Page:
Western natural gas prices generally rebounded between May 11 and May 18, despite conditions that had pulled values in opposite directions the week prior.
The region is still experiencing pipeline constraints, nuclear generation outages and wildfires, but it got a boost from a shift to air conditioning in California.
Residential and commercial natural gas use in California decreased 0.5 Bcf per day, or 27 percent, which was offset by a 57-percent increase in the use of gas for power generation, according to the U.S. Energy Information Administration. "Temperatures across the state increased, leading to lower demand for heating and a switch to demand for air conditioning," the agency said.
Western natural gas hubs gained value over the trading period, led by Sumas, which jumped 76 cents to $1.68/MMBtu by May 18.
PG&E CityGate gas was the exception. The hub dropped 39 cents but continued to post the highest regional natural gas price: $3.68/MMBtu. Pipeline constraints continue to throttle the flow of natural gas in northern California.
National working natural gas in storage was 2,240 Bcf as of May 12, according to the EIA. This is a net increase of 99 Bcf compared with the previous week. The Pacific region added 13 Bcf to storage, bringing working gas in storage to 127 Bcf. This is 31.7 percent less than a year ago.
Demand on the California Independent System Operator grid was 30,715 MW on May 16, which should be the week's high. This is 4,375 MW more than May 11, when demand peaked at 26,340 MW.
Western daytime values generally trended higher. Hubs gained between $6.25 and $13.50, led by South of Path 15 daytime power, which added $13.50 to reach $22.75/MWh. Mid-Columbia peak power proved to be the exception, down $5.90 to $31.25/MWh, which was the highest regional power price.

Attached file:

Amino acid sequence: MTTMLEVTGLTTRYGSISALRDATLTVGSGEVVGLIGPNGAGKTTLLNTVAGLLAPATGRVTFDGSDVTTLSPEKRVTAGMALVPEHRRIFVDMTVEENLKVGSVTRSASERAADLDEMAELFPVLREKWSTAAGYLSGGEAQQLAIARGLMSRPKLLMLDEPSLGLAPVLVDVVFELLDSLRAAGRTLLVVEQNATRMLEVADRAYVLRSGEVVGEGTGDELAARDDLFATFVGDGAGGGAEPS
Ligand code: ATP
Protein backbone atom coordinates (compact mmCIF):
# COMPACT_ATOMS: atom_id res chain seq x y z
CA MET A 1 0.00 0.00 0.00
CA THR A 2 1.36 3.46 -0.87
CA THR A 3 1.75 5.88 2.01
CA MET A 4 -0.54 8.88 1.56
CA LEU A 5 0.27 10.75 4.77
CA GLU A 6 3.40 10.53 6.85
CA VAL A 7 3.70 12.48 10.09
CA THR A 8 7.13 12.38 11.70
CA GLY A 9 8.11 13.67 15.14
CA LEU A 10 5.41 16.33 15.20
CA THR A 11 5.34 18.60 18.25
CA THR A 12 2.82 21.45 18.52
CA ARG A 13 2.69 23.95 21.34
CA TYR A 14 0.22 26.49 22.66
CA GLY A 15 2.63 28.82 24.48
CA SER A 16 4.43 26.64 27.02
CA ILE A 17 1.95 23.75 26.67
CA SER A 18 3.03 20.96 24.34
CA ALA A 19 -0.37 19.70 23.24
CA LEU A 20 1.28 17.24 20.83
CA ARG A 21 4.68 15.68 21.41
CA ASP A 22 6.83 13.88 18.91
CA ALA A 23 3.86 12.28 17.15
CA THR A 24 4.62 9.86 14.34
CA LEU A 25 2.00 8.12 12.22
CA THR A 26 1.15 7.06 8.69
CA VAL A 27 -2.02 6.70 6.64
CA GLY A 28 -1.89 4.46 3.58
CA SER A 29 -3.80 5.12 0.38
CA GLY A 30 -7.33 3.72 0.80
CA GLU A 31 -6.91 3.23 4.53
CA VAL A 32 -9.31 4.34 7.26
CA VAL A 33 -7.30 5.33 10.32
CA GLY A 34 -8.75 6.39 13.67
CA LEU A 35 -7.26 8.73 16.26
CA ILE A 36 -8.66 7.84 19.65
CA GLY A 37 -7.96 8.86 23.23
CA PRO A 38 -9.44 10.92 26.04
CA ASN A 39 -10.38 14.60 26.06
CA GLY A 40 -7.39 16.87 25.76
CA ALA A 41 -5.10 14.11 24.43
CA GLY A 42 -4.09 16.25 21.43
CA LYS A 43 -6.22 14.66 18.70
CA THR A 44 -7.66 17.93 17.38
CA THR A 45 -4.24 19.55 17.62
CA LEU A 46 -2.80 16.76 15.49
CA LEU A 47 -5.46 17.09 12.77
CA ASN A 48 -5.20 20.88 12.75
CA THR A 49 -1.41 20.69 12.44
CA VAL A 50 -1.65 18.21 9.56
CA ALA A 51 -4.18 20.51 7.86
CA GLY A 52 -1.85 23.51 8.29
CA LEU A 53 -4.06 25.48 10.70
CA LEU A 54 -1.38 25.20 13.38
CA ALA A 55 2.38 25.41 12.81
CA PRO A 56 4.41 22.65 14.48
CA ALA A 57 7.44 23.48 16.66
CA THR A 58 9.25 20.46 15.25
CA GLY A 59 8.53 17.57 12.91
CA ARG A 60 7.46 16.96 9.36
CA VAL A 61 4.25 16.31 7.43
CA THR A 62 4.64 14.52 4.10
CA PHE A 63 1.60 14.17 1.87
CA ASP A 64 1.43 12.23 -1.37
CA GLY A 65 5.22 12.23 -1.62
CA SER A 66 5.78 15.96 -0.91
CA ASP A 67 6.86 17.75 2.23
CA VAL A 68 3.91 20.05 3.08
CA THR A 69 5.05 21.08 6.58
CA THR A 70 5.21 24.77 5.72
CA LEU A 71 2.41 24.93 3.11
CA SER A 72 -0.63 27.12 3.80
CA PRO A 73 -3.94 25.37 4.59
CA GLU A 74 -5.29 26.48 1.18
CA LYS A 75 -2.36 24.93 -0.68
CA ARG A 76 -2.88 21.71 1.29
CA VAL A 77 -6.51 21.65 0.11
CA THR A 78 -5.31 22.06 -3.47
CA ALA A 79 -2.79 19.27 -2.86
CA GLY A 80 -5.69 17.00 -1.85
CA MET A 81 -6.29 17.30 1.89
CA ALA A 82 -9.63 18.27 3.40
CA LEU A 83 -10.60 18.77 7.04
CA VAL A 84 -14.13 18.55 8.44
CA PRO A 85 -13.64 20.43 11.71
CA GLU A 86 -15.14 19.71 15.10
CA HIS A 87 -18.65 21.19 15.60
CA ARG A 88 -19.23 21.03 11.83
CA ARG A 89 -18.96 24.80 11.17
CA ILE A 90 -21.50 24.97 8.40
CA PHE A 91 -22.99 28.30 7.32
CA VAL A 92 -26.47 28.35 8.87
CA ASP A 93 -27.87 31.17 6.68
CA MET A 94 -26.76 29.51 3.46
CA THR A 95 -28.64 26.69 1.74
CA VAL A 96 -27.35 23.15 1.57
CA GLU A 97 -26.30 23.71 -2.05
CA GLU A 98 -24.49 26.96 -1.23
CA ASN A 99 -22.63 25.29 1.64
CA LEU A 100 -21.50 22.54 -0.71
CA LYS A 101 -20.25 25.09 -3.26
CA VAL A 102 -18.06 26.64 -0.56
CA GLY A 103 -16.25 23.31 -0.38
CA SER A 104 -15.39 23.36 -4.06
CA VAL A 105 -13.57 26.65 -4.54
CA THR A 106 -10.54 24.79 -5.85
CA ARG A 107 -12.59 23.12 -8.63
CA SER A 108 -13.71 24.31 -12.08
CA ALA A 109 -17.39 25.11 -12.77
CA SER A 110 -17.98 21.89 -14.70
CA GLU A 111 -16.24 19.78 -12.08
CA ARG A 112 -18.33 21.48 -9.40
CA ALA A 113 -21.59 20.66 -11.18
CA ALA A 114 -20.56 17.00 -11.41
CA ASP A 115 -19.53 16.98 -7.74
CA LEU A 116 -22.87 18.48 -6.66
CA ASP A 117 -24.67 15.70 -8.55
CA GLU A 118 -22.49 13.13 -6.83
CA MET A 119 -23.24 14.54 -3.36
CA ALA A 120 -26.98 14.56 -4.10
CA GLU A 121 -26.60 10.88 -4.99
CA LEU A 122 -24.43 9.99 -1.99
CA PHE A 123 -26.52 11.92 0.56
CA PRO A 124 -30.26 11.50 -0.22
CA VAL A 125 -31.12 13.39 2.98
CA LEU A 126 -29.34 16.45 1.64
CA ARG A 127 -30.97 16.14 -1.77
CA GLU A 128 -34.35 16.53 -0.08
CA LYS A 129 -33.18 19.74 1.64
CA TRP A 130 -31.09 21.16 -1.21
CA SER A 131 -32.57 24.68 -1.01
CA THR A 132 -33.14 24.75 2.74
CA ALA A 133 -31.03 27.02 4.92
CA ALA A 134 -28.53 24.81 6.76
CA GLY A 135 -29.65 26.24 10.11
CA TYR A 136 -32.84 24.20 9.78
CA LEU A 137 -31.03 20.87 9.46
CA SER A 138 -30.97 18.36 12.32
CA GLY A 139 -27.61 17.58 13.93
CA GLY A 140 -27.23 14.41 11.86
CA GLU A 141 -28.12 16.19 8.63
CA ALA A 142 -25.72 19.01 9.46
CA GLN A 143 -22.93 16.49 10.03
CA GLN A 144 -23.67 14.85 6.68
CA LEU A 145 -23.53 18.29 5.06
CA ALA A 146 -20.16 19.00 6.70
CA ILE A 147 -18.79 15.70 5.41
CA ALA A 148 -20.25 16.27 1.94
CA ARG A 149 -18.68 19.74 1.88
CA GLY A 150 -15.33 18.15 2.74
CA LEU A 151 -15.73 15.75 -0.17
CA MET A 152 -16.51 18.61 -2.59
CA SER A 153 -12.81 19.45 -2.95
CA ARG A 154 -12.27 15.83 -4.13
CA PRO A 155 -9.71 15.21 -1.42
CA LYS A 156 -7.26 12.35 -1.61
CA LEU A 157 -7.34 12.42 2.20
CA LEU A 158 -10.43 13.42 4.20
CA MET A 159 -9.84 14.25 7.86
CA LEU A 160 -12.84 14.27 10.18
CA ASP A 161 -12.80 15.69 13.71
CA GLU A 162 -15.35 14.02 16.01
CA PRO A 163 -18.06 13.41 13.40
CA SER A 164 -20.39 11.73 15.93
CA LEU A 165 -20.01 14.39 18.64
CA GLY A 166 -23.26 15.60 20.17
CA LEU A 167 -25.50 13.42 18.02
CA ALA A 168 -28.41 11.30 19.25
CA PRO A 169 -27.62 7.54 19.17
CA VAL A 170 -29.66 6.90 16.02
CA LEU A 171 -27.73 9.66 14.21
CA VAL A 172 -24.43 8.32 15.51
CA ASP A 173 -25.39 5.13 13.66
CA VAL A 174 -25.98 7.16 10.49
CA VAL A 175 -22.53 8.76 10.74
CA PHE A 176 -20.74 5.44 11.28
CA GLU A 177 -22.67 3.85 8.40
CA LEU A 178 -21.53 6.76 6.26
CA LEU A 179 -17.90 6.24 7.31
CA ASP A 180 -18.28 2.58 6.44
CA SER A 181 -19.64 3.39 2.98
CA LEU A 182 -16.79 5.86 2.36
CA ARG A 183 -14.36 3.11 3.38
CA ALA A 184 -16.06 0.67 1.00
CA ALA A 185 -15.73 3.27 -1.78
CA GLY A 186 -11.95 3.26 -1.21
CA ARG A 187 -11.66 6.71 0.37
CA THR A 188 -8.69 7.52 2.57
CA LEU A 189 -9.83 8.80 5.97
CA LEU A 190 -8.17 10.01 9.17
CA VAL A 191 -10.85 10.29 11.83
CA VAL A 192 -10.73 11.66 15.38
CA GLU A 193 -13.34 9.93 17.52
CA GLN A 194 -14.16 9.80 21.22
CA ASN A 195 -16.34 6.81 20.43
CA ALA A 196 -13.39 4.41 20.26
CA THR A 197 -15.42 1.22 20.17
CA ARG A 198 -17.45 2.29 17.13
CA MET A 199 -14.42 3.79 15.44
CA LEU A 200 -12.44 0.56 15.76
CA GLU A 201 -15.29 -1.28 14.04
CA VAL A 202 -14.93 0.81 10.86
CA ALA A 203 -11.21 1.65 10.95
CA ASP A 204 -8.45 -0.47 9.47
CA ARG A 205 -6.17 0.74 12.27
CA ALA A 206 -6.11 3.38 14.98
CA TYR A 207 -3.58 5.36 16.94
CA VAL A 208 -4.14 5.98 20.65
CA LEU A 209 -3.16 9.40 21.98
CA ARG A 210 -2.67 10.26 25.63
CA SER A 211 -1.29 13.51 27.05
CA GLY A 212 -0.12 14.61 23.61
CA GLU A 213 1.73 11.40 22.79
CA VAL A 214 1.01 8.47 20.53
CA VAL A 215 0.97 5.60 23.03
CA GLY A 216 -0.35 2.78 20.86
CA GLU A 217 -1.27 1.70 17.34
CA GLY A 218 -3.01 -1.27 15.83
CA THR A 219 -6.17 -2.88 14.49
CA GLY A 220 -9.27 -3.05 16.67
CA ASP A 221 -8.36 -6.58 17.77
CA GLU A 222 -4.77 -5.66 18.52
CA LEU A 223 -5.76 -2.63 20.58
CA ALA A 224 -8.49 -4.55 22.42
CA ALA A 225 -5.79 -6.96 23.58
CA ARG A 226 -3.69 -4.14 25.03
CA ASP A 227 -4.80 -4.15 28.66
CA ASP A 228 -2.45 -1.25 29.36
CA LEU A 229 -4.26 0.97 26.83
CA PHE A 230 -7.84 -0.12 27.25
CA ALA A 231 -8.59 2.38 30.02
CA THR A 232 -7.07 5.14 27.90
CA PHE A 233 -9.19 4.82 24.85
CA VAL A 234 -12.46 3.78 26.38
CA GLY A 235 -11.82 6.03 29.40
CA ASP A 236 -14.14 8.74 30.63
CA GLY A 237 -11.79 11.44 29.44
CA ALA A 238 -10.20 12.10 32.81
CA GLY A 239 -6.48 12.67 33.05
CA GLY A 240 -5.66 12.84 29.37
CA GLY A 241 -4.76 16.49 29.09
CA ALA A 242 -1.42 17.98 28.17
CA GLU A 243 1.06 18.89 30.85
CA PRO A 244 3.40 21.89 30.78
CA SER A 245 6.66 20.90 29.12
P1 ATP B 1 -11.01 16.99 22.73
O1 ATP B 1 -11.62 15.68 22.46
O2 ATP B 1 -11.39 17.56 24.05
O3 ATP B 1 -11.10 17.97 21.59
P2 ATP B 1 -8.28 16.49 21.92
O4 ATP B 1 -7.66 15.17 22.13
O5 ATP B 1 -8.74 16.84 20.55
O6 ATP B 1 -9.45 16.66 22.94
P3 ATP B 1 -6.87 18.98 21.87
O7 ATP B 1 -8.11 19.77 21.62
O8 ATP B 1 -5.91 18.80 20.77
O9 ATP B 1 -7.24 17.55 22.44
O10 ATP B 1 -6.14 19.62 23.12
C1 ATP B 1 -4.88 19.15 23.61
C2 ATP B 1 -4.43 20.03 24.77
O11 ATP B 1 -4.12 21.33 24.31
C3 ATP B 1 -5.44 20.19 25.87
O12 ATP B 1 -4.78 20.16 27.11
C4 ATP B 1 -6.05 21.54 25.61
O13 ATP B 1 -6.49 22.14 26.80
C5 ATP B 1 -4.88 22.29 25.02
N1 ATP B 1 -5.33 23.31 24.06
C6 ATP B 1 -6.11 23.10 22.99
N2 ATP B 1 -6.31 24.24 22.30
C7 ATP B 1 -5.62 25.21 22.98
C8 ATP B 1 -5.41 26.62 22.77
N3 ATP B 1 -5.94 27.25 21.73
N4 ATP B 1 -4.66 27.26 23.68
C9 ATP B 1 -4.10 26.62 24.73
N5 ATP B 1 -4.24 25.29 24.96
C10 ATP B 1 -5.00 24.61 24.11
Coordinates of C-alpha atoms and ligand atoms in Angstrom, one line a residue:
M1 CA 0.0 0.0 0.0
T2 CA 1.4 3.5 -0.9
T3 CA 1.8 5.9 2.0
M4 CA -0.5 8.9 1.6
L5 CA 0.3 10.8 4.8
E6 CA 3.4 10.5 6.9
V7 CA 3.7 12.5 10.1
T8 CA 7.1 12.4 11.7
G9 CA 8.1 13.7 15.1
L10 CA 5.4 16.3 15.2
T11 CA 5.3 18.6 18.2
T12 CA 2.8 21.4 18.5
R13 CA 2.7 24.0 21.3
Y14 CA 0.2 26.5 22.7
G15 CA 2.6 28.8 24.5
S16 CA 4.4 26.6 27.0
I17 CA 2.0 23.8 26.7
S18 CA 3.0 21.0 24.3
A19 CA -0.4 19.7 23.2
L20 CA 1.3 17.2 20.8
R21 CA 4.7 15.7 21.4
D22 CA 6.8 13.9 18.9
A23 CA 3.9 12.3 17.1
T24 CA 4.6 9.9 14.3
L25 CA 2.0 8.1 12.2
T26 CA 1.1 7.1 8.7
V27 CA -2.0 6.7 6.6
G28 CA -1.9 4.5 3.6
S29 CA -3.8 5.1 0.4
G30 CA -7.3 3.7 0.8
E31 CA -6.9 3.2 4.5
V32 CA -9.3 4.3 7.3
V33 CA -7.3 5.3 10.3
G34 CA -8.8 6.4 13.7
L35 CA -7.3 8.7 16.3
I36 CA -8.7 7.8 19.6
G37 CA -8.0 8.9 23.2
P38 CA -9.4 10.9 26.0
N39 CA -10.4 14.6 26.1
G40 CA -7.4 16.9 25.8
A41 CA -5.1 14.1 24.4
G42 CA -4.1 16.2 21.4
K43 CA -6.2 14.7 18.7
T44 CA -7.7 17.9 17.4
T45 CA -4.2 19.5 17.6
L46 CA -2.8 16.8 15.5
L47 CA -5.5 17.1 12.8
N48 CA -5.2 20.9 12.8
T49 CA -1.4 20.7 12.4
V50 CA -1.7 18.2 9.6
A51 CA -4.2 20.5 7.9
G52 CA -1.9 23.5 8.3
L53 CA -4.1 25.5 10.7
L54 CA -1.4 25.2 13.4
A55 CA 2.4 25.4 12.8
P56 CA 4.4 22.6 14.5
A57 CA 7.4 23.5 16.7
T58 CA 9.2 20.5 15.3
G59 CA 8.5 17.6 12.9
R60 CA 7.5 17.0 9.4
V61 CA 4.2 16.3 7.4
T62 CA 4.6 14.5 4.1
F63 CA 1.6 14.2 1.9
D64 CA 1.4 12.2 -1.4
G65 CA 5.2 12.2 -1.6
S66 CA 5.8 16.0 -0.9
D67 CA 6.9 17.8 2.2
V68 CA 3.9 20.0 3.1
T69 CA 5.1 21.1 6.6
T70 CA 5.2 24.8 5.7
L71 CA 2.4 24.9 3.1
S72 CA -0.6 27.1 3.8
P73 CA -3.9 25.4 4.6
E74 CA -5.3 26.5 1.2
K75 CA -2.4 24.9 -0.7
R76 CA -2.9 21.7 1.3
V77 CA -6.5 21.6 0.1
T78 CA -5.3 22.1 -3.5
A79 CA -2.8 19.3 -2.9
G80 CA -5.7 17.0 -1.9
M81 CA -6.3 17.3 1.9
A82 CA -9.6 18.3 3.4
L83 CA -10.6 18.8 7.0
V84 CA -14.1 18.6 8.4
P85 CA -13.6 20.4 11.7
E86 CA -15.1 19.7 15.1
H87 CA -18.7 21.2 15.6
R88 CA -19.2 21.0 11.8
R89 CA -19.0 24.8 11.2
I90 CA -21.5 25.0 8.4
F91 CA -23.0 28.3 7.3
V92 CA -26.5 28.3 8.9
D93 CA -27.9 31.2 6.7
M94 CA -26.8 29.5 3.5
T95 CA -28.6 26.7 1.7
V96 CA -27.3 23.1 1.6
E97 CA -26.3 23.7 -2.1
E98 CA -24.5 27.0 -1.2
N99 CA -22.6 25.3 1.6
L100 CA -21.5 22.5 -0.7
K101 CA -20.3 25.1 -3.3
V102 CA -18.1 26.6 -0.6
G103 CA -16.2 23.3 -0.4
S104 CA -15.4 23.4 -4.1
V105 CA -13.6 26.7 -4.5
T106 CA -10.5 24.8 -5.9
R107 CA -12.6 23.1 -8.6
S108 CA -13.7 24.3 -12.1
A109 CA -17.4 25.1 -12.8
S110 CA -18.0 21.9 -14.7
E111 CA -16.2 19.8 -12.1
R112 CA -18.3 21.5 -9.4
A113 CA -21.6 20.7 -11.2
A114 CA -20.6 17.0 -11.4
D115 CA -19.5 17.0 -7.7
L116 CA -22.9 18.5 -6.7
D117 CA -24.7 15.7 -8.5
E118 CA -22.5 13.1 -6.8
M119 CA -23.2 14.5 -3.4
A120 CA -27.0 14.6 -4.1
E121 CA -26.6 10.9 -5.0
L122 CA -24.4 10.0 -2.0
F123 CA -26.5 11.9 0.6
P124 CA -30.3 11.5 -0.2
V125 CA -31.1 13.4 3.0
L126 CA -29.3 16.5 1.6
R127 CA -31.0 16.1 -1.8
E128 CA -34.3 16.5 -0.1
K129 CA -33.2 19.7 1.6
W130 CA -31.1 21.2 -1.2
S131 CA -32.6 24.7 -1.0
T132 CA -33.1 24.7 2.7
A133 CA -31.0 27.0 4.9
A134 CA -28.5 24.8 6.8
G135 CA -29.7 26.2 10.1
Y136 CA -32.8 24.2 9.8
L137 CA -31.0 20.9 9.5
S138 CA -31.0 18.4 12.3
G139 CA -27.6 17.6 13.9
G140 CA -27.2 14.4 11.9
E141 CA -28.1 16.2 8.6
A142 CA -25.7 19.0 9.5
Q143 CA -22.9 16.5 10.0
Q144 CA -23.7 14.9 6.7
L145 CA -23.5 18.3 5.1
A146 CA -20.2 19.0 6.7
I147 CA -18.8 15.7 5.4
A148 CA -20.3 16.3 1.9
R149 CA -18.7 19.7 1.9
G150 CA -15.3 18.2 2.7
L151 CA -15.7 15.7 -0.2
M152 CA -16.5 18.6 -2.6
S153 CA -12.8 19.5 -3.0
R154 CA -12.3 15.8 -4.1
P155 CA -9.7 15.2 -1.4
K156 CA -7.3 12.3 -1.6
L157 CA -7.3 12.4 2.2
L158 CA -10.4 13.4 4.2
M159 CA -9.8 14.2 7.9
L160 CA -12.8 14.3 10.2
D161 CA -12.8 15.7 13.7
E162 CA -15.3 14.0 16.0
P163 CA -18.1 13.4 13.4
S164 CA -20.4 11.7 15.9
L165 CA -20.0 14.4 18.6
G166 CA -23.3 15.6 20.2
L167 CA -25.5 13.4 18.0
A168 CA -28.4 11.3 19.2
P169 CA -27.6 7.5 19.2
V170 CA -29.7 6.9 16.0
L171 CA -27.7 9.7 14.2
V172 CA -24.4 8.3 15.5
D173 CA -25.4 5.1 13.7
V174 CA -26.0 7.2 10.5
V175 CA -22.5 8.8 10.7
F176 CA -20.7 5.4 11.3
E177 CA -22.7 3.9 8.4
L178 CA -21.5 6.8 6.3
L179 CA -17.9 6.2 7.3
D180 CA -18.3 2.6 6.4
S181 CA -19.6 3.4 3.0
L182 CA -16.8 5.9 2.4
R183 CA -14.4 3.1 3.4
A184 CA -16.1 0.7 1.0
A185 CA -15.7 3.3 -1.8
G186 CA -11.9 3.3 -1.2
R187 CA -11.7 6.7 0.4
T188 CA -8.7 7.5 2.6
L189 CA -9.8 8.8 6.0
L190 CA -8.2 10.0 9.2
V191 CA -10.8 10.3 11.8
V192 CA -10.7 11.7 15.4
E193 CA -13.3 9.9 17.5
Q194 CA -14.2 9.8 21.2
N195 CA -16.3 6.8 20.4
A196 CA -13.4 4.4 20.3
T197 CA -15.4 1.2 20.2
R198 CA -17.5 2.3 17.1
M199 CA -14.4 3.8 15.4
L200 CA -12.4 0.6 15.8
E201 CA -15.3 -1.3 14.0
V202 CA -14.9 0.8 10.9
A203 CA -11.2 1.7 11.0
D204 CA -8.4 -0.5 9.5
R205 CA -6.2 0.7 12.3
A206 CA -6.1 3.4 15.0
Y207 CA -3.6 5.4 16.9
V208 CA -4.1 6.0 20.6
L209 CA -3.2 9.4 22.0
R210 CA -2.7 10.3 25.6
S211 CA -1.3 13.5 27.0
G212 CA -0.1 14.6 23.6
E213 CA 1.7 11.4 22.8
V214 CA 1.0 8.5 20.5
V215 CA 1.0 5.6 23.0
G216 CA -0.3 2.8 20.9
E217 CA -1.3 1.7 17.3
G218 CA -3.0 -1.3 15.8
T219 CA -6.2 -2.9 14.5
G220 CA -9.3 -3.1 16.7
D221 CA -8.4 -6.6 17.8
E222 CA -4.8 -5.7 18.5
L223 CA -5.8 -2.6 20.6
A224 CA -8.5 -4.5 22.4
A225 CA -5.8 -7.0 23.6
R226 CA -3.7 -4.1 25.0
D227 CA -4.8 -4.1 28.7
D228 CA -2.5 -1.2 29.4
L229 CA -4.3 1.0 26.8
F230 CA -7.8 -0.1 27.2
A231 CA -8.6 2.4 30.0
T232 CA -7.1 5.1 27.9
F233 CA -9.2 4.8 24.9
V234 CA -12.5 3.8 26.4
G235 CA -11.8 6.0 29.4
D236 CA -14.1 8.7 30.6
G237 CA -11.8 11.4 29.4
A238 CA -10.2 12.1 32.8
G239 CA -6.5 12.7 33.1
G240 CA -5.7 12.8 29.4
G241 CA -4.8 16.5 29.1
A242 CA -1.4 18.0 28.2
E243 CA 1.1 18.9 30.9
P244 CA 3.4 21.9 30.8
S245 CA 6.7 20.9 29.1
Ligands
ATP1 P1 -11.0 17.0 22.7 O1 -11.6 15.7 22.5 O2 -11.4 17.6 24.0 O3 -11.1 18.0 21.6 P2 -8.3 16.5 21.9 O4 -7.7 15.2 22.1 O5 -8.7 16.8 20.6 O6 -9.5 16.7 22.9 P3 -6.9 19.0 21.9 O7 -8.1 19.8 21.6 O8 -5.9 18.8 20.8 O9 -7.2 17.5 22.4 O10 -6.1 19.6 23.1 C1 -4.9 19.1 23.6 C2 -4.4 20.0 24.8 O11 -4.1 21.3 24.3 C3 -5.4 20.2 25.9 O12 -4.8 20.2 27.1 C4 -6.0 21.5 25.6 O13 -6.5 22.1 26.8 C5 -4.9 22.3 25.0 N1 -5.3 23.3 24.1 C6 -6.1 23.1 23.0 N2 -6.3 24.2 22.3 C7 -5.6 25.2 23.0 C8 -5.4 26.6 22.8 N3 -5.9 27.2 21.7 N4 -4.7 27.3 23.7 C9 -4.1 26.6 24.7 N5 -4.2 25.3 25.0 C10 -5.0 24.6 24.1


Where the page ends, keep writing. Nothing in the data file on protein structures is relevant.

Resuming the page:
Pacific Northwest nighttime values dropped roughly $11 in trading. Mid-C off-peak power remained below $5 for most of the trading period, posting a $1.85/MWh low May 12. North and South of Path 15 off-peak power each rose by $11.90 to end at $24.80/MWh.
Between May 11 and May 18, both nuclear and fossil/biomass generation in the Bonneville Power Administration area were essentially flat. Energy Northwest's Columbia Generating Station remains off line for a refueling outage.
BPA hydro generation peaked at 13,907 MW—an increase of almost 1,675 MW week over week. BPA generation from fossil/biomass sources reached a high of 172 MW, staying in a narrow range of between roughly 125 MW and 172 MW across trading.
Palo Verde Unit 2 returned to full operation as of May 17, according to a U.S. Nuclear Regulatory Commission status report.